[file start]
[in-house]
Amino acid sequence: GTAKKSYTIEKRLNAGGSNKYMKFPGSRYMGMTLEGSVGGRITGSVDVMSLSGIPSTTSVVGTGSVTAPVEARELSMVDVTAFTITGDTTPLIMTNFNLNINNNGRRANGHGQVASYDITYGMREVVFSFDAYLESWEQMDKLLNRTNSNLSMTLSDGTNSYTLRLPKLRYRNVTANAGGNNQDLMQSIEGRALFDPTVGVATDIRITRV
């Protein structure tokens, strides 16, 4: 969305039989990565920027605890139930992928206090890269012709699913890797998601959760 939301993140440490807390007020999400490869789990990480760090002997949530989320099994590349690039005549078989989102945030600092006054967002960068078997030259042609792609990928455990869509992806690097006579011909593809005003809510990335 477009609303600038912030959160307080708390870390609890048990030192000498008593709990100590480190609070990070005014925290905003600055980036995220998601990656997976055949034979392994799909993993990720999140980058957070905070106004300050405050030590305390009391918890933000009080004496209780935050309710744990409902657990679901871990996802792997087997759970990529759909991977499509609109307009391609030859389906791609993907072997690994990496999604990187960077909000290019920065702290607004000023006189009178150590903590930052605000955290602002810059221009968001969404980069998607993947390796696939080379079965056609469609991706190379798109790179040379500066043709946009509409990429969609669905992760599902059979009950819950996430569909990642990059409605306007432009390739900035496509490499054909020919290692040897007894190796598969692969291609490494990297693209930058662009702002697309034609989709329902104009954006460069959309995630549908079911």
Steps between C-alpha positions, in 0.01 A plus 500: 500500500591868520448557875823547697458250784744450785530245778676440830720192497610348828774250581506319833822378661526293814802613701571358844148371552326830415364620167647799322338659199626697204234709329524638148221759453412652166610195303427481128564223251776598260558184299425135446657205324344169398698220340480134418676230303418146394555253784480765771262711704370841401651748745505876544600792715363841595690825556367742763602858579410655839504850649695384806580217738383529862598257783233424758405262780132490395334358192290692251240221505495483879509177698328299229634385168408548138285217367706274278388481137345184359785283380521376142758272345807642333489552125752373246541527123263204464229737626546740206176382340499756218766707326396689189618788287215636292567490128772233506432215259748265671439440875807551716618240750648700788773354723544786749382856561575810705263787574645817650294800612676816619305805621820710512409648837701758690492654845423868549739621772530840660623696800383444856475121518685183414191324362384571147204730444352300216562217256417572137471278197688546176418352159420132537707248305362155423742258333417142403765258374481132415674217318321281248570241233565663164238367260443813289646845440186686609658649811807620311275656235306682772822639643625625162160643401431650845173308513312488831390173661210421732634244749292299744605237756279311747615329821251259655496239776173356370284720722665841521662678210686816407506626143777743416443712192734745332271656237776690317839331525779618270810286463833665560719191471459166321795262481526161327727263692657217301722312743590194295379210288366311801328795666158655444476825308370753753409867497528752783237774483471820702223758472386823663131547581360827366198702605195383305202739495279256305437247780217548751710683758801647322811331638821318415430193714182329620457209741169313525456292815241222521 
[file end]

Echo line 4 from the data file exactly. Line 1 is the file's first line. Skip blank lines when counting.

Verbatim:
Steps between C-alpha positions, in 0.01 A plus 500: 500500500591868520448557875823547697458250784744450785530245778676440830720192497610348828774250581506319833822378661526293814802613701571358844148371552326830415364620167647799322338659199626697204234709329524638148221759453412652166610195303427481128564223251776598260558184299425135446657205324344169398698220340480134418676230303418146394555253784480765771262711704370841401651748745505876544600792715363841595690825556367742763602858579410655839504850649695384806580217738383529862598257783233424758405262780132490395334358192290692251240221505495483879509177698328299229634385168408548138285217367706274278388481137345184359785283380521376142758272345807642333489552125752373246541527123263204464229737626546740206176382340499756218766707326396689189618788287215636292567490128772233506432215259748265671439440875807551716618240750648700788773354723544786749382856561575810705263787574645817650294800612676816619305805621820710512409648837701758690492654845423868549739621772530840660623696800383444856475121518685183414191324362384571147204730444352300216562217256417572137471278197688546176418352159420132537707248305362155423742258333417142403765258374481132415674217318321281248570241233565663164238367260443813289646845440186686609658649811807620311275656235306682772822639643625625162160643401431650845173308513312488831390173661210421732634244749292299744605237756279311747615329821251259655496239776173356370284720722665841521662678210686816407506626143777743416443712192734745332271656237776690317839331525779618270810286463833665560719191471459166321795262481526161327727263692657217301722312743590194295379210288366311801328795666158655444476825308370753753409867497528752783237774483471820702223758472386823663131547581360827366198702605195383305202739495279256305437247780217548751710683758801647322811331638821318415430193714182329620457209741169313525456292815241222521 